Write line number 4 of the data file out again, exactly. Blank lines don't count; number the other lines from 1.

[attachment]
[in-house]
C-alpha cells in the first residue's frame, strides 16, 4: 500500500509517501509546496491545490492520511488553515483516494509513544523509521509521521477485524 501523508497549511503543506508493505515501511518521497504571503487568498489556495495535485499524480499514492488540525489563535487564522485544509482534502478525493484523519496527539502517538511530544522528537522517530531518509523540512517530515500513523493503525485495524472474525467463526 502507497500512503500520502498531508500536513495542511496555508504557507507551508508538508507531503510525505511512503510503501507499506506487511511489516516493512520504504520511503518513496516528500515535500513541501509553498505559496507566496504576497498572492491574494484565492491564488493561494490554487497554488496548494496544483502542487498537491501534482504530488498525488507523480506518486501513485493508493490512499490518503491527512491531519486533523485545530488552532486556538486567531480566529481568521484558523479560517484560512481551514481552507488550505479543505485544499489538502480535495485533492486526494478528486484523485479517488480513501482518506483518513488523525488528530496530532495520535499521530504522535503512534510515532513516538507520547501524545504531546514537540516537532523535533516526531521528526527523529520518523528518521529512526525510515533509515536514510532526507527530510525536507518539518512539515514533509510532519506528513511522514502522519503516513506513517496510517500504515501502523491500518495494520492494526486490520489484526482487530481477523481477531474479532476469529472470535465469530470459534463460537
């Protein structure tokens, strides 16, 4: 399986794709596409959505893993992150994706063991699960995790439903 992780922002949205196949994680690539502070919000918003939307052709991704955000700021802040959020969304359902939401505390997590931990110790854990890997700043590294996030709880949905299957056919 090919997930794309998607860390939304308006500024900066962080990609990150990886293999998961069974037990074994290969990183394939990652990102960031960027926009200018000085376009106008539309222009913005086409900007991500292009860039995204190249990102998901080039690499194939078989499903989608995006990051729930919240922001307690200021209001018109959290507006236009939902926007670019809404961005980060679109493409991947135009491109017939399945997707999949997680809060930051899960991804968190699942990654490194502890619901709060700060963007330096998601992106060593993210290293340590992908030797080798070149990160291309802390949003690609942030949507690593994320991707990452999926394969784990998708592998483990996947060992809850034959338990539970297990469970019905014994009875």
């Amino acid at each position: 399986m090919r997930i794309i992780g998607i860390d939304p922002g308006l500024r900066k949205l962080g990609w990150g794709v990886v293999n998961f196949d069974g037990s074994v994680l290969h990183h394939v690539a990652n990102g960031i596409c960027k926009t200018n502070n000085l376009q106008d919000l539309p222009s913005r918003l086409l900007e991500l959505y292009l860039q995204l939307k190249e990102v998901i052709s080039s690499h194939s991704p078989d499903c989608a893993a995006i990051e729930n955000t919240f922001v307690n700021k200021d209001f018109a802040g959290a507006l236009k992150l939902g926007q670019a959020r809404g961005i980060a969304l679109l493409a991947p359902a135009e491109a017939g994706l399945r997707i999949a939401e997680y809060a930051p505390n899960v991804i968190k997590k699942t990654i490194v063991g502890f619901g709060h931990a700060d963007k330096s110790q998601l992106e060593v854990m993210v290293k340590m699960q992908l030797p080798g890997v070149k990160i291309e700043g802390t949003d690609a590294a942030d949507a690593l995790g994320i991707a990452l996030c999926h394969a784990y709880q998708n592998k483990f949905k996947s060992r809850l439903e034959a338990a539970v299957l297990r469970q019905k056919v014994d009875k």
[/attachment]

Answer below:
């Amino acid at each position: 399986m090919r997930i794309i992780g998607i860390d939304p922002g308006l500024r900066k949205l962080g990609w990150g794709v990886v293999n998961f196949d069974g037990s074994v994680l290969h990183h394939v690539a990652n990102g960031i596409c960027k926009t200018n502070n000085l376009q106008d919000l539309p222009s913005r918003l086409l900007e991500l959505y292009l860039q995204l939307k190249e990102v998901i052709s080039s690499h194939s991704p078989d499903c989608a893993a995006i990051e729930n955000t919240f922001v307690n700021k200021d209001f018109a802040g959290a507006l236009k992150l939902g926007q670019a959020r809404g961005i980060a969304l679109l493409a991947p359902a135009e491109a017939g994706l399945r997707i999949a939401e997680y809060a930051p505390n899960v991804i968190k997590k699942t990654i490194v063991g502890f619901g709060h931990a700060d963007k330096s110790q998601l992106e060593v854990m993210v290293k340590m699960q992908l030797p080798g890997v070149k990160i291309e700043g802390t949003d690609a590294a942030d949507a690593l995790g994320i991707a990452l996030c999926h394969a784990y709880q998708n592998k483990f949905k996947s060992r809850l439903e034959a338990a539970v299957l297990r469970q019905k056919v014994d009875k």